Friday I mocked the Liberals who dominate Broadway theater for their embracing market pricing for their tickets. I was correctly mocked back in the comments for not calling out traditional conservative bastions for equal failure.
Well, critics all here is your reward.
Fliers can still choose between window and aisle seats on Delta Air Lines, but they’ll have to pay extra if those spots are near the front of the plane.
Economy passengers can now pay $9 or $29 for these prime seats, depending on the length of the flight. They were previously only available to frequent fliers in the airline’s Medallion program.
Other airlines such as US Airways, Sun Country and American Airlines already charge for window and aisle seats. The fee for premier seating is the latest in a string of surcharges by airlines. The fees have generated billions of dollars in extra revenue and have helped offset rising fuel costs.
I’ve long lamented the lack of markets in airline seating. As airlines are continually being squeezed for revenues by the competition, they are looking to gain efficiencies wherever they can. And part of that is scheduling flights as tightly as possible. Often I find myself looking at a connecting flight with only 20-40 minutes to catch it. I NEED to sit in the aisle and up front. At other times I’ve scheduled my flight the day before and am in a position where I can sit in the back without a problem.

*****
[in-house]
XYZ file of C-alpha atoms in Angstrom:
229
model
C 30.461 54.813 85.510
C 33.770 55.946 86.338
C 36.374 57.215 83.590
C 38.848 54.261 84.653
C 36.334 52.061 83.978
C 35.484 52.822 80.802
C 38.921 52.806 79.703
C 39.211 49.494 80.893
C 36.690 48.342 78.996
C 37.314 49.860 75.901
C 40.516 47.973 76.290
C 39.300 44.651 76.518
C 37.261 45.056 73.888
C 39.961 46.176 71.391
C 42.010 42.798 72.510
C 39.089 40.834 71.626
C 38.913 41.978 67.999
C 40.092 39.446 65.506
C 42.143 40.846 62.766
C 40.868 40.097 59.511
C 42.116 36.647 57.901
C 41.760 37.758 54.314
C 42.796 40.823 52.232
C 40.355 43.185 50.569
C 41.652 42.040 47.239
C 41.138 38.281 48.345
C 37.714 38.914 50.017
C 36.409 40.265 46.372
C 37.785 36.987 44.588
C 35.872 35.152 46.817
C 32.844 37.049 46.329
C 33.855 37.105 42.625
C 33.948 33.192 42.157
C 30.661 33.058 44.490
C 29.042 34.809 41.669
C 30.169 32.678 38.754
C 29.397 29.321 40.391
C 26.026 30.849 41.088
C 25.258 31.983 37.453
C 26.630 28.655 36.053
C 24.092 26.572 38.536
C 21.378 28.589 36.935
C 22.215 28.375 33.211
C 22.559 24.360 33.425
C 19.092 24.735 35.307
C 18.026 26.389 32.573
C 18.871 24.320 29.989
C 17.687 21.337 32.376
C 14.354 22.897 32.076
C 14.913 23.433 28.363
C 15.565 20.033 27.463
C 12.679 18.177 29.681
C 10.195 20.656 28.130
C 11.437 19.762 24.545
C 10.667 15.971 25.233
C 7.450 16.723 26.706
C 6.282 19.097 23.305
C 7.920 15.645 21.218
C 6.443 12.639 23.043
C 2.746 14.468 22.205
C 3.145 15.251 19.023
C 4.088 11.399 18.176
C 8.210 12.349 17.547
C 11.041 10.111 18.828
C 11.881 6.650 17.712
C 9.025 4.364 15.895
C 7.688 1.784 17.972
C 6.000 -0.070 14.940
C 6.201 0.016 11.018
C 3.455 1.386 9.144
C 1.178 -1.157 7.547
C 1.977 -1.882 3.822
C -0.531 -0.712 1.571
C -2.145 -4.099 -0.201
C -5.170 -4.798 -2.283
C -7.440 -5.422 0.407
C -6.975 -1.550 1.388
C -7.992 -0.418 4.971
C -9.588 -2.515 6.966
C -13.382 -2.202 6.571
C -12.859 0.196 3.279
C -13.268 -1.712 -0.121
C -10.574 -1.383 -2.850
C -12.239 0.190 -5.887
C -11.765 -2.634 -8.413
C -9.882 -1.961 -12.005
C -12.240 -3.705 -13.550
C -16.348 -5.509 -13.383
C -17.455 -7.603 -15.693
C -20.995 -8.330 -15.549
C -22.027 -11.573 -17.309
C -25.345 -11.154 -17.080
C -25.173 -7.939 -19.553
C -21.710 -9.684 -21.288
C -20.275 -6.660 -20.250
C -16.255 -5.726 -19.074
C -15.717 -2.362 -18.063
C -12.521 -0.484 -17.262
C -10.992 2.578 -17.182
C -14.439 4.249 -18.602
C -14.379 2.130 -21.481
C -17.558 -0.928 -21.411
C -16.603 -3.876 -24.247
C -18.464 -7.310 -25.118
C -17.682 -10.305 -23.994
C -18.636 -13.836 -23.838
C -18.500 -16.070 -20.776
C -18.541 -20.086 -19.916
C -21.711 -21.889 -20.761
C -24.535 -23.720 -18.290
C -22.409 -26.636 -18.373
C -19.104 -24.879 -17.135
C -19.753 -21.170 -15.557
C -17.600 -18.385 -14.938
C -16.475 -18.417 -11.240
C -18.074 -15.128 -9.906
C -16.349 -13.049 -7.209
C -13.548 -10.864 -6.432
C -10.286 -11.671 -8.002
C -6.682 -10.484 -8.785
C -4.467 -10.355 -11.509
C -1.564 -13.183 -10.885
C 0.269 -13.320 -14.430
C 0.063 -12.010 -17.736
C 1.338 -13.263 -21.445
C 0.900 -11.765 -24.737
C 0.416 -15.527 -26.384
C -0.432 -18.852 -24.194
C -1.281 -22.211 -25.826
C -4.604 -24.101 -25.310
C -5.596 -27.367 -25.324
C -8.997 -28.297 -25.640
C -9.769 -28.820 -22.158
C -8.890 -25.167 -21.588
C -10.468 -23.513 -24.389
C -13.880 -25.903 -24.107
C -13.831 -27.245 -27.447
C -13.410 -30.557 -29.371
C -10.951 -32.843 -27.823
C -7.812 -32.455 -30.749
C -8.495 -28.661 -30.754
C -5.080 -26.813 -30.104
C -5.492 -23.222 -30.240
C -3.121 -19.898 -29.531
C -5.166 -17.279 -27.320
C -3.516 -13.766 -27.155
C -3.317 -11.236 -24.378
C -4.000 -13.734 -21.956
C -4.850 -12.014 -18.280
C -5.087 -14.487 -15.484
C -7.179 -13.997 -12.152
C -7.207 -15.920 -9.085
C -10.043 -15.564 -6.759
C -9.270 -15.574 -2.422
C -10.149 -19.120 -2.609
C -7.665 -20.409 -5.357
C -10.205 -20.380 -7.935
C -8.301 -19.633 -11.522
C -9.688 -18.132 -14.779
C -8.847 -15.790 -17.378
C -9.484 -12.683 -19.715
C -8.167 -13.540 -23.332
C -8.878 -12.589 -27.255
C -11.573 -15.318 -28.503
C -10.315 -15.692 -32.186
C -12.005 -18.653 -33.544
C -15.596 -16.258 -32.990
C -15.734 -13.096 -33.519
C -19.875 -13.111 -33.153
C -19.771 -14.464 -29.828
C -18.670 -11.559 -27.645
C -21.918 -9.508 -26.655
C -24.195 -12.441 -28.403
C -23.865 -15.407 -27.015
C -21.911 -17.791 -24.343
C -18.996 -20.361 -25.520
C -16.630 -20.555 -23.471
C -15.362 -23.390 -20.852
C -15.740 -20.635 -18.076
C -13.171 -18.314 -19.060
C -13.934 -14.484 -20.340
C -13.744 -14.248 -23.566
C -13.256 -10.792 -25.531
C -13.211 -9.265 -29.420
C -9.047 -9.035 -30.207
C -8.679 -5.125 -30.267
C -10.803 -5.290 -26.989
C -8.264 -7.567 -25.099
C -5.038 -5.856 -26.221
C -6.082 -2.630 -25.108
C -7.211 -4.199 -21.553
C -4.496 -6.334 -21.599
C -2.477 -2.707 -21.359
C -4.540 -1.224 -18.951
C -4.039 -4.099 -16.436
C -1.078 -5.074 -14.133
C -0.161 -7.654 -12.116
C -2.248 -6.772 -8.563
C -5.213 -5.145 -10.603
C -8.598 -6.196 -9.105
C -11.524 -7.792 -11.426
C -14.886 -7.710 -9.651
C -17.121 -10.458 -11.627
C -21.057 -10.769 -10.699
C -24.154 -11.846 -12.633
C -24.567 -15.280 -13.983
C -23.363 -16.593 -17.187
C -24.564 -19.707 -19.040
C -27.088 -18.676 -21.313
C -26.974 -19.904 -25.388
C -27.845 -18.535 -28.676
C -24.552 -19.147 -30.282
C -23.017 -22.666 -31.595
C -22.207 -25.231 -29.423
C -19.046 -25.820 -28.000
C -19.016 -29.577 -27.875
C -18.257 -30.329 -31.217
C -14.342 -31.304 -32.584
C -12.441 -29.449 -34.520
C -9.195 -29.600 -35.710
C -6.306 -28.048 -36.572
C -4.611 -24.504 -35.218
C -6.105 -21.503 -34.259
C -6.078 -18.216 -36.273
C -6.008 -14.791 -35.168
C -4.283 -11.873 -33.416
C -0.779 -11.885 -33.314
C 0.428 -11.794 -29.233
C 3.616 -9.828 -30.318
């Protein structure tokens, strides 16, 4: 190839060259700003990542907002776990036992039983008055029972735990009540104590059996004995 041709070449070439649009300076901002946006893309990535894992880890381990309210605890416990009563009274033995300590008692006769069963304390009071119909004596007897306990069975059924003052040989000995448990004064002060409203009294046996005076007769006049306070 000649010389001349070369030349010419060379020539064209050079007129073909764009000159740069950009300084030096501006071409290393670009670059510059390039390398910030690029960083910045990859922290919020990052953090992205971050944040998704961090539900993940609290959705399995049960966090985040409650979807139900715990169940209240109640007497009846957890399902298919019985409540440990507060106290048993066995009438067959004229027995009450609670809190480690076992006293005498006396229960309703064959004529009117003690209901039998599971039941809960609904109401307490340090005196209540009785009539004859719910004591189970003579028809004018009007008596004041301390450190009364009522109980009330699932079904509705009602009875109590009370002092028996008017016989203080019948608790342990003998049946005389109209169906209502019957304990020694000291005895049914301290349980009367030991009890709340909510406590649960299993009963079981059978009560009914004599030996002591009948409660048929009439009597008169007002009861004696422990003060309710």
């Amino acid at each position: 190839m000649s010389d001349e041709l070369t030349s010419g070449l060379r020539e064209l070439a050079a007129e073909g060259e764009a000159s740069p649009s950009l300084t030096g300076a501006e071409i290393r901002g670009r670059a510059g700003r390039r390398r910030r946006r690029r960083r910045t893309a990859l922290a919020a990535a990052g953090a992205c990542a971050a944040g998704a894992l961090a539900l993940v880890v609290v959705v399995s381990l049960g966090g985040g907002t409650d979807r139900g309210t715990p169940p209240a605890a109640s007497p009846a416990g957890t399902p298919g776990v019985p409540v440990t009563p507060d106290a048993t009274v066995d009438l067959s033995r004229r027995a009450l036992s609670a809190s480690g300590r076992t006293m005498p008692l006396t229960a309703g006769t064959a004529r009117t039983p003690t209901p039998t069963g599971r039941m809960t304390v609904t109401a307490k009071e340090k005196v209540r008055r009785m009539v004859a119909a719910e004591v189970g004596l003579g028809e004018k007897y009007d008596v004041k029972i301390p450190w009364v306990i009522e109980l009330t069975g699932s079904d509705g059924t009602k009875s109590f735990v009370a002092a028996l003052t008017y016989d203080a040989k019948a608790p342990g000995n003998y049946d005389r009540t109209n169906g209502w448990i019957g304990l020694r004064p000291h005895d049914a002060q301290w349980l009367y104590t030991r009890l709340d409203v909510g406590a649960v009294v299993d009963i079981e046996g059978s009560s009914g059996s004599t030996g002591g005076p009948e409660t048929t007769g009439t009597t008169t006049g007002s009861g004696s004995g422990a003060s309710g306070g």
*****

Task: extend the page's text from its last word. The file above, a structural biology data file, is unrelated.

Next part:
There has to be a better way than randomly assigning seats or even setting up an “e-bay’esque” type of event like Southwest does. And for a long time I’ve told my poor suffering wife that “the market would set them free”. Now, of course, I’ve always wanted them to set up a market where I could sell my seat position with the airline taking a cut. But I guess this was inevitable.
In short, the market will allow people who need to be up front to be there while giving the folks who don’t need to be there the ability to well, not be.